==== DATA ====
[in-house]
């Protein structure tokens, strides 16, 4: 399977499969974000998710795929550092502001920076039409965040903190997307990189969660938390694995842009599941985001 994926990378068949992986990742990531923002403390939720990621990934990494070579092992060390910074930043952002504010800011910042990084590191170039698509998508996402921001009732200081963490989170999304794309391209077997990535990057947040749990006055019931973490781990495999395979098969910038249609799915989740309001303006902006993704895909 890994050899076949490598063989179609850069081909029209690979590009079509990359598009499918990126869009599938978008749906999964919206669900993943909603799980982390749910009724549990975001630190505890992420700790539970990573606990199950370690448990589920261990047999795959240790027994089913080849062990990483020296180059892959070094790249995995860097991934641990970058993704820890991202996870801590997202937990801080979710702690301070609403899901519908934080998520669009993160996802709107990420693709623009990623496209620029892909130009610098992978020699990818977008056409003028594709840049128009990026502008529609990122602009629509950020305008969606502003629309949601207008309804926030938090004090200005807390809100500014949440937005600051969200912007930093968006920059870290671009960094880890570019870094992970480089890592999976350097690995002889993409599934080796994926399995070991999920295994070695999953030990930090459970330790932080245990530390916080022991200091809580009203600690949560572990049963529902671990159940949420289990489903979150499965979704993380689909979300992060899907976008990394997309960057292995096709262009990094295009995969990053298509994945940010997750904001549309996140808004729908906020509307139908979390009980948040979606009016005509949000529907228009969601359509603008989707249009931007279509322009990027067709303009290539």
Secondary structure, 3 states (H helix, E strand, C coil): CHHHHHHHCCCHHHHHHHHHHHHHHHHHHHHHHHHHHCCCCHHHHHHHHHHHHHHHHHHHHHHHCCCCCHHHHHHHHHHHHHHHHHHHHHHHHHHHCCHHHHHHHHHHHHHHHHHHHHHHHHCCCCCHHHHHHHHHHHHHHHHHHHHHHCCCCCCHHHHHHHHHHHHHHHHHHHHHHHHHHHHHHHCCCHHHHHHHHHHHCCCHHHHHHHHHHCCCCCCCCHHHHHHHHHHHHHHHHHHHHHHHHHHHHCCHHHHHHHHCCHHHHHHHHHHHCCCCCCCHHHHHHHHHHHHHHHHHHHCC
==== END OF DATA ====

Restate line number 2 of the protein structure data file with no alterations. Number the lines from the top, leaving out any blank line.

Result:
């Protein structure tokens, strides 16, 4: 399977499969974000998710795929550092502001920076039409965040903190997307990189969660938390694995842009599941985001 994926990378068949992986990742990531923002403390939720990621990934990494070579092992060390910074930043952002504010800011910042990084590191170039698509998508996402921001009732200081963490989170999304794309391209077997990535990057947040749990006055019931973490781990495999395979098969910038249609799915989740309001303006902006993704895909 890994050899076949490598063989179609850069081909029209690979590009079509990359598009499918990126869009599938978008749906999964919206669900993943909603799980982390749910009724549990975001630190505890992420700790539970990573606990199950370690448990589920261990047999795959240790027994089913080849062990990483020296180059892959070094790249995995860097991934641990970058993704820890991202996870801590997202937990801080979710702690301070609403899901519908934080998520669009993160996802709107990420693709623009990623496209620029892909130009610098992978020699990818977008056409003028594709840049128009990026502008529609990122602009629509950020305008969606502003629309949601207008309804926030938090004090200005807390809100500014949440937005600051969200912007930093968006920059870290671009960094880890570019870094992970480089890592999976350097690995002889993409599934080796994926399995070991999920295994070695999953030990930090459970330790932080245990530390916080022991200091809580009203600690949560572990049963529902671990159940949420289990489903979150499965979704993380689909979300992060899907976008990394997309960057292995096709262009990094295009995969990053298509994945940010997750904001549309996140808004729908906020509307139908979390009980948040979606009016005509949000529907228009969601359509603008989707249009931007279509322009990027067709303009290539």